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answers are not good enough for residents or for me. Further objections at United Downs concern the area's landscape and the lorries that will move to and from the site. The area is a unique and beautiful part of the county: a mix of countryside and striking examples of Cornwall's mining heritage. Some £8 million has been spent on reclaiming derelict land and on conservation initiatives in the area.

Work on the mines at United Downs has only just begun. The whole area is part of the Government's bid to make this part of Cornwall a world heritage site. Would we plan landfill at other world heritage sites such as the pyramids or the centre of Bath? I think not. I am glad to report that the bid is now with UNESCO and has the Government's support. It is sad that some in Cornwall apparently have so little regard for this unique heritage and plan instead to dump on it.

The fears about an increase in transport, especially heavy transport, are easy to justify in this landscape. Road is the only viable method of access, and I am sure that hon. Members can visualise with horror an increasing procession of HGVs winding through Cornish lanes, many of which are single track only and do not meet planning policy guidance issued by my hon. Friend's Department.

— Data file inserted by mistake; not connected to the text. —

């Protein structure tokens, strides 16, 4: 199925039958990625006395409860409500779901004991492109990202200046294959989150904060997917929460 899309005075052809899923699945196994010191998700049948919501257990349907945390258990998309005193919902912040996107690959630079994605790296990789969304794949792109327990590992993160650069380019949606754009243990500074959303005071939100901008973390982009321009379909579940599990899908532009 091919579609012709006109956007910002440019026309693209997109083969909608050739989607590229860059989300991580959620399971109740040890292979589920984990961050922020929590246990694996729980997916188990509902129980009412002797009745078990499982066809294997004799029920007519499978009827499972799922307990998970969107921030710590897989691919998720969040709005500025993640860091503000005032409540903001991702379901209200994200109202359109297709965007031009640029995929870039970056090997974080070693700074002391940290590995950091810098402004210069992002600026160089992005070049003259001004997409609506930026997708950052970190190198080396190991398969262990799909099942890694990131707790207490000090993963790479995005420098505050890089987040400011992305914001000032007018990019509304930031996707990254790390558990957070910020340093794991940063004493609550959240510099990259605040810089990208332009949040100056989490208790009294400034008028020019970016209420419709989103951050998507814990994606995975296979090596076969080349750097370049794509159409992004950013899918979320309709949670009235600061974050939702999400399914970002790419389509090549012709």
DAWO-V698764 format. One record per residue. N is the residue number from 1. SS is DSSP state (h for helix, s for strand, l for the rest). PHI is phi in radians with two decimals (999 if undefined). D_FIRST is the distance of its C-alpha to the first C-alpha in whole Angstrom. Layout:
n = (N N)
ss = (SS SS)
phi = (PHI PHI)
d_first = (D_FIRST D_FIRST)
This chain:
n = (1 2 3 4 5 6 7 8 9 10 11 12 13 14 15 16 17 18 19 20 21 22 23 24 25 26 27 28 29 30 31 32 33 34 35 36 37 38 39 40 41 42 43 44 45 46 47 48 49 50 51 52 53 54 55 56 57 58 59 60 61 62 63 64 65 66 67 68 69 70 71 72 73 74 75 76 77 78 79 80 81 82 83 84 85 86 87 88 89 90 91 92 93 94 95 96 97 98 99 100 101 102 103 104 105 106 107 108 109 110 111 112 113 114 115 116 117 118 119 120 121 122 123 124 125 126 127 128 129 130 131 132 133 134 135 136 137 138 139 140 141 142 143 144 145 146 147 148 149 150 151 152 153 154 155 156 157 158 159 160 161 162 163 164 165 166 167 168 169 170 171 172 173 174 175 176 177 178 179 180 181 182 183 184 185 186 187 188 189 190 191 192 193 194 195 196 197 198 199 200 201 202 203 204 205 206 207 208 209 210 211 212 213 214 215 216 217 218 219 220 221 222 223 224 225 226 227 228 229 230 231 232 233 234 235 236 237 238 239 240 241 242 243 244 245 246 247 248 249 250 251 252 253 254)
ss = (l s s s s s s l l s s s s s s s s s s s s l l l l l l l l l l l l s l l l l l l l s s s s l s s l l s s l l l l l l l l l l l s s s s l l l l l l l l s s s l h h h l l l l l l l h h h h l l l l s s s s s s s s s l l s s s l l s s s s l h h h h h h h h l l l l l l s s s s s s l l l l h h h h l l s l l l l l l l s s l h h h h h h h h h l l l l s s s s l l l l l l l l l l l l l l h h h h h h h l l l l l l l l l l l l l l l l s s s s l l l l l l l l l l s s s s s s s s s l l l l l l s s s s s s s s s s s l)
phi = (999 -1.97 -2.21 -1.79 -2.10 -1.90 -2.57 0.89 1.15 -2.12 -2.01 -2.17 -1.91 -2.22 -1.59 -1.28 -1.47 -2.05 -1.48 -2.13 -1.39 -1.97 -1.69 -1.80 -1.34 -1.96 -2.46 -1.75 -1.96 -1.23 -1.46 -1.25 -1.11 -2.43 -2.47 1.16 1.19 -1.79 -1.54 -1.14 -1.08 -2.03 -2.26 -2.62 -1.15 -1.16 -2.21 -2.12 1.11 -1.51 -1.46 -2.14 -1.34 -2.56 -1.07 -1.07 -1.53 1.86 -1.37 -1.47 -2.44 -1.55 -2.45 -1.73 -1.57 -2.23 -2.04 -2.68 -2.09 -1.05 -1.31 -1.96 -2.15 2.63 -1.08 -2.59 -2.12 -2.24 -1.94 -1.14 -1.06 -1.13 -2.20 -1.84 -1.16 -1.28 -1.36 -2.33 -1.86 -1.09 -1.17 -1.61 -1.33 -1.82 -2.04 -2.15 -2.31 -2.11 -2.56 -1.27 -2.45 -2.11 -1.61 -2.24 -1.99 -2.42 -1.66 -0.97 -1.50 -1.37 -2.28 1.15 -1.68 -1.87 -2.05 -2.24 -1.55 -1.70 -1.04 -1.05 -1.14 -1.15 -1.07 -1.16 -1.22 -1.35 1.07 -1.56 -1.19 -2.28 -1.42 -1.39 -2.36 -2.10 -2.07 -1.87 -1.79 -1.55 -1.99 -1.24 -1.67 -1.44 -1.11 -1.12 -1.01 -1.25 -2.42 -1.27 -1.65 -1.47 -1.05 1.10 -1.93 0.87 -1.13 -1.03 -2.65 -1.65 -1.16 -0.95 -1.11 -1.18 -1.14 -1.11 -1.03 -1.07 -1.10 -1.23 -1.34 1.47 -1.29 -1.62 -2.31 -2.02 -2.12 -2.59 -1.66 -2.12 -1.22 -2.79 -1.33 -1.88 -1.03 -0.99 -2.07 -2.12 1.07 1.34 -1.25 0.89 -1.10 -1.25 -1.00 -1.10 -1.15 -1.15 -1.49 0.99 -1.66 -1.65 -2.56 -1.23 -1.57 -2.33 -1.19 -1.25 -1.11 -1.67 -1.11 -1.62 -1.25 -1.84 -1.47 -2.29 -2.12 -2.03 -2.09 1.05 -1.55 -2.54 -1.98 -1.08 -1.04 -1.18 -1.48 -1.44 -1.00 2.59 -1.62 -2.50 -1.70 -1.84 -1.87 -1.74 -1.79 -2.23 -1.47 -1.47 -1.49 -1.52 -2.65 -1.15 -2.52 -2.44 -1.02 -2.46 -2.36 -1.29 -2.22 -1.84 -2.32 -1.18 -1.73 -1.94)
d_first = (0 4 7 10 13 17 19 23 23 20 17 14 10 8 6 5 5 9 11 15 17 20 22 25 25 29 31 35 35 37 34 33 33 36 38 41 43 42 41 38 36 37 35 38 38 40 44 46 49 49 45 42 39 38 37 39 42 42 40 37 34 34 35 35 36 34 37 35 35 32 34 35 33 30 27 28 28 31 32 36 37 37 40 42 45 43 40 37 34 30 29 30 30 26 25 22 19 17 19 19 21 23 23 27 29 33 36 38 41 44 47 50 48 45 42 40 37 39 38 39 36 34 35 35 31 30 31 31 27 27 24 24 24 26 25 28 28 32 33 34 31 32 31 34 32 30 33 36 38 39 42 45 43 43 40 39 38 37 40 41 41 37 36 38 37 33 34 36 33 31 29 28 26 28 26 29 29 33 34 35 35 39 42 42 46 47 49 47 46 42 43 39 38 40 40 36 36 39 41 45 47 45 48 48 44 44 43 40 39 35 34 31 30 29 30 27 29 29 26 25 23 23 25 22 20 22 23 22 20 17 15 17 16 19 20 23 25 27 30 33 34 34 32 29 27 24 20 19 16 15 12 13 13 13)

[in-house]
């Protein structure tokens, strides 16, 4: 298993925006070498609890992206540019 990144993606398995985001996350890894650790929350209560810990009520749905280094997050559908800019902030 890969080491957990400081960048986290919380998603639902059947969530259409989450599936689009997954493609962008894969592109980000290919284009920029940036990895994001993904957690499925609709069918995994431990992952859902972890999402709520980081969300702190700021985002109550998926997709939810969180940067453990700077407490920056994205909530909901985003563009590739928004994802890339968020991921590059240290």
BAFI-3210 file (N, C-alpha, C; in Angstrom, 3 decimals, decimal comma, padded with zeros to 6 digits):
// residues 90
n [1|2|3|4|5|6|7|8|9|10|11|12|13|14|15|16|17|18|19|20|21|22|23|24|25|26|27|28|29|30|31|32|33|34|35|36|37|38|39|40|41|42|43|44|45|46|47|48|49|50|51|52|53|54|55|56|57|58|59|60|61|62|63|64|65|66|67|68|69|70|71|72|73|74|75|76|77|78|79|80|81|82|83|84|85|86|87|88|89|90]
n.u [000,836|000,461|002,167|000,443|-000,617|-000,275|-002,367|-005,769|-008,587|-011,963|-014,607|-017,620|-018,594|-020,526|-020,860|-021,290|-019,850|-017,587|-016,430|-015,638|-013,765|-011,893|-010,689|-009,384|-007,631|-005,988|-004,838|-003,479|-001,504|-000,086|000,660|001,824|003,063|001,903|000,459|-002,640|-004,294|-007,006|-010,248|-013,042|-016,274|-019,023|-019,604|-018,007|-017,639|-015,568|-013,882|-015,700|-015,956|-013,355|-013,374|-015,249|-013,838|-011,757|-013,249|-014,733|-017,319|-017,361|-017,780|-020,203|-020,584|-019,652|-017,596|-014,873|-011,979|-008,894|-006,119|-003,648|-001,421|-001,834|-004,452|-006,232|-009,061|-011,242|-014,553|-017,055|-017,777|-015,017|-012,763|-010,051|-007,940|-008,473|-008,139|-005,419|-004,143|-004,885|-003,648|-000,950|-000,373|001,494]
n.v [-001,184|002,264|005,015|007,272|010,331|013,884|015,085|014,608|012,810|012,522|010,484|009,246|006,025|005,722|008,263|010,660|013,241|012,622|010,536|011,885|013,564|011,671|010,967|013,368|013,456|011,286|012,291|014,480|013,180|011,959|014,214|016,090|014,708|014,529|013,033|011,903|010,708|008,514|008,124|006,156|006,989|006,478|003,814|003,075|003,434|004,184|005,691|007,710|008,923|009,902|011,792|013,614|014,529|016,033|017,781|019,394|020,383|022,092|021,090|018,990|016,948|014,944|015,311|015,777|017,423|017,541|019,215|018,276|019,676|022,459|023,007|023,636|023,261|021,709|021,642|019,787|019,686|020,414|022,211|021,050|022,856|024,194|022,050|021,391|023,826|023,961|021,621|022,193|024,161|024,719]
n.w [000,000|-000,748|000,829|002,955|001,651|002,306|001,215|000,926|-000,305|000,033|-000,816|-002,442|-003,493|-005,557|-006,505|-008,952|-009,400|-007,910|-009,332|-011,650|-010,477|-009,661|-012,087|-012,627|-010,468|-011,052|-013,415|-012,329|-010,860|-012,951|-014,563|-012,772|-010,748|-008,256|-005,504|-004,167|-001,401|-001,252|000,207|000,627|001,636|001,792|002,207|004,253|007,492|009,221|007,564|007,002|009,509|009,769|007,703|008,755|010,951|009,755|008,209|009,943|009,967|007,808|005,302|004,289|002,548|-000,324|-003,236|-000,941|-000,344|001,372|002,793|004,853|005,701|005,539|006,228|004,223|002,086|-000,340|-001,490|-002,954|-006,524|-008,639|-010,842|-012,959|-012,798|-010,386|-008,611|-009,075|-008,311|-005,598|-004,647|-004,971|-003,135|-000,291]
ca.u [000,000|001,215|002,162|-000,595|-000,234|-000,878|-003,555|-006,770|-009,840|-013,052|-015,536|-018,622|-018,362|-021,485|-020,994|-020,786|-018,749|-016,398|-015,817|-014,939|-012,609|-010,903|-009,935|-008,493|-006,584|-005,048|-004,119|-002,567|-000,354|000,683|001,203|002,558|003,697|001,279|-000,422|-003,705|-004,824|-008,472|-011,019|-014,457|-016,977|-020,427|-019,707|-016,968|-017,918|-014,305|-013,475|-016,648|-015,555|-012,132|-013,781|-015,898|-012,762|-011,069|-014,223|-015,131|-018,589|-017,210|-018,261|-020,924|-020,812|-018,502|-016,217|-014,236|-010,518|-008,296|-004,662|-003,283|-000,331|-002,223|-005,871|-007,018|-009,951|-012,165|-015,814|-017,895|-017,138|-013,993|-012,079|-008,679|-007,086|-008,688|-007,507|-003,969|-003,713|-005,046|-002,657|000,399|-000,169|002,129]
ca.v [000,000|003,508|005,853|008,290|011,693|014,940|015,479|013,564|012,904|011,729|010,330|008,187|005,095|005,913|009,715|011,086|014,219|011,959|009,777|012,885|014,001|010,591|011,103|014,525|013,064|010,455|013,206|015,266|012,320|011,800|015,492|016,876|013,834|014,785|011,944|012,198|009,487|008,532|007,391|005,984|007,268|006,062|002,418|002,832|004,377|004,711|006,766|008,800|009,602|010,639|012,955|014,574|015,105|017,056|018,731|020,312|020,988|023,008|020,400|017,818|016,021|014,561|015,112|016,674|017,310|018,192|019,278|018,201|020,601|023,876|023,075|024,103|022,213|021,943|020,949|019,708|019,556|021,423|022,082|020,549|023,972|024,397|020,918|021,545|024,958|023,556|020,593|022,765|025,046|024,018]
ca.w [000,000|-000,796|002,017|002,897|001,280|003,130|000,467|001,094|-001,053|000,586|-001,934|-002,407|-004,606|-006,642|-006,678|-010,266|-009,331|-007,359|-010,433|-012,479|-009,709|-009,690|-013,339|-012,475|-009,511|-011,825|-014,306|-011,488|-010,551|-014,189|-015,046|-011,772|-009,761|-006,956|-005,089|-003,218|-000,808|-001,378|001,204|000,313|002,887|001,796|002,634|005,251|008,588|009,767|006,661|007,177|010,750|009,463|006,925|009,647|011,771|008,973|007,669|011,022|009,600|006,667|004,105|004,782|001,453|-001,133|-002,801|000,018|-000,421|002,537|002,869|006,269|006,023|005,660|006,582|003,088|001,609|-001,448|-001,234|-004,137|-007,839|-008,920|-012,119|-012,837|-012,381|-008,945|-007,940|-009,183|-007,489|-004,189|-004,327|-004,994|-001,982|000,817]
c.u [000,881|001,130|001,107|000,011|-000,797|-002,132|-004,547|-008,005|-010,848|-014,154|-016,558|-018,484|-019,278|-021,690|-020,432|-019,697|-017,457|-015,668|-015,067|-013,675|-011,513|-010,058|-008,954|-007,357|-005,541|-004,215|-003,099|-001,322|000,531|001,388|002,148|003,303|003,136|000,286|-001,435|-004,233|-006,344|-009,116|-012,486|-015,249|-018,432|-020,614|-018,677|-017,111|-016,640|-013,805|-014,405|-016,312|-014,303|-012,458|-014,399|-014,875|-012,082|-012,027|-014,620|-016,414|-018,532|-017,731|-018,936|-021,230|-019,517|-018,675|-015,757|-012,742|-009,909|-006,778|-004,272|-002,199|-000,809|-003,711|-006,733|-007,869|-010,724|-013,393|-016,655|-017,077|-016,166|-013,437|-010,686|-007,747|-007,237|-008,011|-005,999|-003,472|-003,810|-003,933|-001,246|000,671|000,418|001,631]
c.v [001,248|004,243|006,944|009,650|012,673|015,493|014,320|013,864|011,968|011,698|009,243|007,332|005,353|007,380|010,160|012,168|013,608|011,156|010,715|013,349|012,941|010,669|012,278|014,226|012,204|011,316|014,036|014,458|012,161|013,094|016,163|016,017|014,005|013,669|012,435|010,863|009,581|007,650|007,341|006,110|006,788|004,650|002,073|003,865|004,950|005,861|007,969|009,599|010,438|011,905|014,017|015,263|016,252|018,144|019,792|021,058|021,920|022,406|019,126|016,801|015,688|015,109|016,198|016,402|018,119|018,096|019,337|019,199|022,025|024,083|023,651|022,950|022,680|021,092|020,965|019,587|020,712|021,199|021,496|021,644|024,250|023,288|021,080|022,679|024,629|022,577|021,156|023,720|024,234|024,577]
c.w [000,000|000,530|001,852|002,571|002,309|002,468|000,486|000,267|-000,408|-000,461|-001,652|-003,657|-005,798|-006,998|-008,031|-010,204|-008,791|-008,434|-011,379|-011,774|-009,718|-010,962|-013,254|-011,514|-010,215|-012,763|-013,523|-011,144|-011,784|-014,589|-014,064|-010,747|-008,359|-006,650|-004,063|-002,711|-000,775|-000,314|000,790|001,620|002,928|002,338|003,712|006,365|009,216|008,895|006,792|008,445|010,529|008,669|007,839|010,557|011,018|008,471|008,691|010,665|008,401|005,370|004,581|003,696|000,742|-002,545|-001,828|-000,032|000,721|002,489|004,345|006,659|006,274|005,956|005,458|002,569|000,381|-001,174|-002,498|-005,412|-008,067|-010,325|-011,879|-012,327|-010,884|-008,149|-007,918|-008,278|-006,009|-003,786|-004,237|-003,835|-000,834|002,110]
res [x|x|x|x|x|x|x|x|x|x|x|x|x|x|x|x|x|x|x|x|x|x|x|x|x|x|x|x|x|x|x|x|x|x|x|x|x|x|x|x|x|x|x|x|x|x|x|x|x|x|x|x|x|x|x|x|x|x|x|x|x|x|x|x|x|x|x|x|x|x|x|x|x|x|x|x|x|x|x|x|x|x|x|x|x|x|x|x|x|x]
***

I applaud the Government's wish to make waste management strategy more sustainable and integrated by encouraging alternatives to road and by locating facilities appropriately--I just wish that that approach would be adopted in Cornwall. The parish councils and people from communities adjoining United Downs were under the impression that the current landfill would last for 10 years. People purchased their houses believing that there would come a time when the monster would stop. However, the company changed the ground rules every few years and people woke to find that yet another extension was planned and another fight had to be fought. The balance is always tipped in favour of the company: it can appeal if it does not like the decision, but the local community cannot.

My constituents have been told that the site will be active for another 10 years, which will consume more land, woodland and countryside. It seems that, after the planning applications are approved, everyone goes away and no one thinks about the problem until there is another application to extend the site. It is the lack of a renewable alternative strategy that has so infuriated my constituents and me.